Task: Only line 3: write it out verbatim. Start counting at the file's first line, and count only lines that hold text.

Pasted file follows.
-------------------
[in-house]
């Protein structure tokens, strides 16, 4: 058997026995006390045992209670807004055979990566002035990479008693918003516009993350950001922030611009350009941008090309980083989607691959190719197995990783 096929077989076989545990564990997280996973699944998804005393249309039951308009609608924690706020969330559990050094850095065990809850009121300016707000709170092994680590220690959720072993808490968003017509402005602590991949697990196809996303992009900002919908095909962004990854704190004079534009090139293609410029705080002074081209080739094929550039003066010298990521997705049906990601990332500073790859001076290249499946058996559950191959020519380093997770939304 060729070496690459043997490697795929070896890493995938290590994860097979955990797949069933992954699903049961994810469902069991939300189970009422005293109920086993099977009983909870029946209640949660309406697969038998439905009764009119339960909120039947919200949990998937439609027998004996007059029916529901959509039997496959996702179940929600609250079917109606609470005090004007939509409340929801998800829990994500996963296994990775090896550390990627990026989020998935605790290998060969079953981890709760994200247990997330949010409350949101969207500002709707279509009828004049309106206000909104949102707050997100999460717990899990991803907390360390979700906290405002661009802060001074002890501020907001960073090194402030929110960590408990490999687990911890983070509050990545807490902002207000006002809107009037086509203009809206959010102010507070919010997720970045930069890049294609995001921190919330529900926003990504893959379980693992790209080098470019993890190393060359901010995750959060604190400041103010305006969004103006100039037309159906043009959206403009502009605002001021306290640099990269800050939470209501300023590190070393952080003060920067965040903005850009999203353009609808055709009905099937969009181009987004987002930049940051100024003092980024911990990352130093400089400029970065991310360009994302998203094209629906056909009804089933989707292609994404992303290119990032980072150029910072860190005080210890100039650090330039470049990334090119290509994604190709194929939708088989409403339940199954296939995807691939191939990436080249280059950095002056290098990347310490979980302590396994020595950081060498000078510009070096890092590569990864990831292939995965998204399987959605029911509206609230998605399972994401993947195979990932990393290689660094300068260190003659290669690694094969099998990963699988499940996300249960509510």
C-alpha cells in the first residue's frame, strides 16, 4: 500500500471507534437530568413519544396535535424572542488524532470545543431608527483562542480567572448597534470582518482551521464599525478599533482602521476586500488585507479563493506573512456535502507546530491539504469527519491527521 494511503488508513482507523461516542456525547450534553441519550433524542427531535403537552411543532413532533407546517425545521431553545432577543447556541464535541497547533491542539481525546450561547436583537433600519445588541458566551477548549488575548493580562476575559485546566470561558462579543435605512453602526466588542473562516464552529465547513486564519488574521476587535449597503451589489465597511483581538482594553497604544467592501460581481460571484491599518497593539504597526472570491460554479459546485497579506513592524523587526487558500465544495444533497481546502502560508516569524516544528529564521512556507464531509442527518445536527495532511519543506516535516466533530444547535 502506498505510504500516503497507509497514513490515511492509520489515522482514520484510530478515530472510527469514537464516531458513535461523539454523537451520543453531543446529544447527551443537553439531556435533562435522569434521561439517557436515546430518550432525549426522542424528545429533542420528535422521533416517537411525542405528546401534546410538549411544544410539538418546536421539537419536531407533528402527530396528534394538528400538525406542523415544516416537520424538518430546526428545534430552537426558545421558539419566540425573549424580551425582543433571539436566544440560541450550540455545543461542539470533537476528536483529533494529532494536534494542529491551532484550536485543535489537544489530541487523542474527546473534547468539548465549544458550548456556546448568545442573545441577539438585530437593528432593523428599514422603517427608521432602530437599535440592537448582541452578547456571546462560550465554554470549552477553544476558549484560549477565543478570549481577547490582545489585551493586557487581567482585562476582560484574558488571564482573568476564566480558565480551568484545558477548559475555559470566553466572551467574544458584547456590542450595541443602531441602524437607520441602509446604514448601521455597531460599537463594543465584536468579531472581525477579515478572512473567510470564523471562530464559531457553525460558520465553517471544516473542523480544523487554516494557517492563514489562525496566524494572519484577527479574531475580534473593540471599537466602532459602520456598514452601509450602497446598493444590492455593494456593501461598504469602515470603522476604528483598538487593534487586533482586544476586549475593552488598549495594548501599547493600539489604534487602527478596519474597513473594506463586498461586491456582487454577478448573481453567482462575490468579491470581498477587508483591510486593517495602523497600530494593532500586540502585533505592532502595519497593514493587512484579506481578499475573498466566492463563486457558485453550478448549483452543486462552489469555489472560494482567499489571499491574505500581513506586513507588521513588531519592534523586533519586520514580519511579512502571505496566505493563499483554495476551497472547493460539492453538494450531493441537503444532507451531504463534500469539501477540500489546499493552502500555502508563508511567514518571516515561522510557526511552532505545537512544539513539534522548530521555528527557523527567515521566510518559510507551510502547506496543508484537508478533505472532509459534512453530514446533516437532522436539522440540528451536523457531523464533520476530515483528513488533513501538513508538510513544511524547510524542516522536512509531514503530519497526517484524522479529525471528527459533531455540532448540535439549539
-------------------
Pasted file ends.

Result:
C-alpha cells in the first residue's frame, strides 16, 4: 500500500471507534437530568413519544396535535424572542488524532470545543431608527483562542480567572448597534470582518482551521464599525478599533482602521476586500488585507479563493506573512456535502507546530491539504469527519491527521 494511503488508513482507523461516542456525547450534553441519550433524542427531535403537552411543532413532533407546517425545521431553545432577543447556541464535541497547533491542539481525546450561547436583537433600519445588541458566551477548549488575548493580562476575559485546566470561558462579543435605512453602526466588542473562516464552529465547513486564519488574521476587535449597503451589489465597511483581538482594553497604544467592501460581481460571484491599518497593539504597526472570491460554479459546485497579506513592524523587526487558500465544495444533497481546502502560508516569524516544528529564521512556507464531509442527518445536527495532511519543506516535516466533530444547535 502506498505510504500516503497507509497514513490515511492509520489515522482514520484510530478515530472510527469514537464516531458513535461523539454523537451520543453531543446529544447527551443537553439531556435533562435522569434521561439517557436515546430518550432525549426522542424528545429533542420528535422521533416517537411525542405528546401534546410538549411544544410539538418546536421539537419536531407533528402527530396528534394538528400538525406542523415544516416537520424538518430546526428545534430552537426558545421558539419566540425573549424580551425582543433571539436566544440560541450550540455545543461542539470533537476528536483529533494529532494536534494542529491551532484550536485543535489537544489530541487523542474527546473534547468539548465549544458550548456556546448568545442573545441577539438585530437593528432593523428599514422603517427608521432602530437599535440592537448582541452578547456571546462560550465554554470549552477553544476558549484560549477565543478570549481577547490582545489585551493586557487581567482585562476582560484574558488571564482573568476564566480558565480551568484545558477548559475555559470566553466572551467574544458584547456590542450595541443602531441602524437607520441602509446604514448601521455597531460599537463594543465584536468579531472581525477579515478572512473567510470564523471562530464559531457553525460558520465553517471544516473542523480544523487554516494557517492563514489562525496566524494572519484577527479574531475580534473593540471599537466602532459602520456598514452601509450602497446598493444590492455593494456593501461598504469602515470603522476604528483598538487593534487586533482586544476586549475593552488598549495594548501599547493600539489604534487602527478596519474597513473594506463586498461586491456582487454577478448573481453567482462575490468579491470581498477587508483591510486593517495602523497600530494593532500586540502585533505592532502595519497593514493587512484579506481578499475573498466566492463563486457558485453550478448549483452543486462552489469555489472560494482567499489571499491574505500581513506586513507588521513588531519592534523586533519586520514580519511579512502571505496566505493563499483554495476551497472547493460539492453538494450531493441537503444532507451531504463534500469539501477540500489546499493552502500555502508563508511567514518571516515561522510557526511552532505545537512544539513539534522548530521555528527557523527567515521566510518559510507551510502547506496543508484537508478533505472532509459534512453530514446533516437532522436539522440540528451536523457531523464533520476530515483528513488533513501538513508538510513544511524547510524542516522536512509531514503530519497526517484524522479529525471528527459533531455540532448540535439549539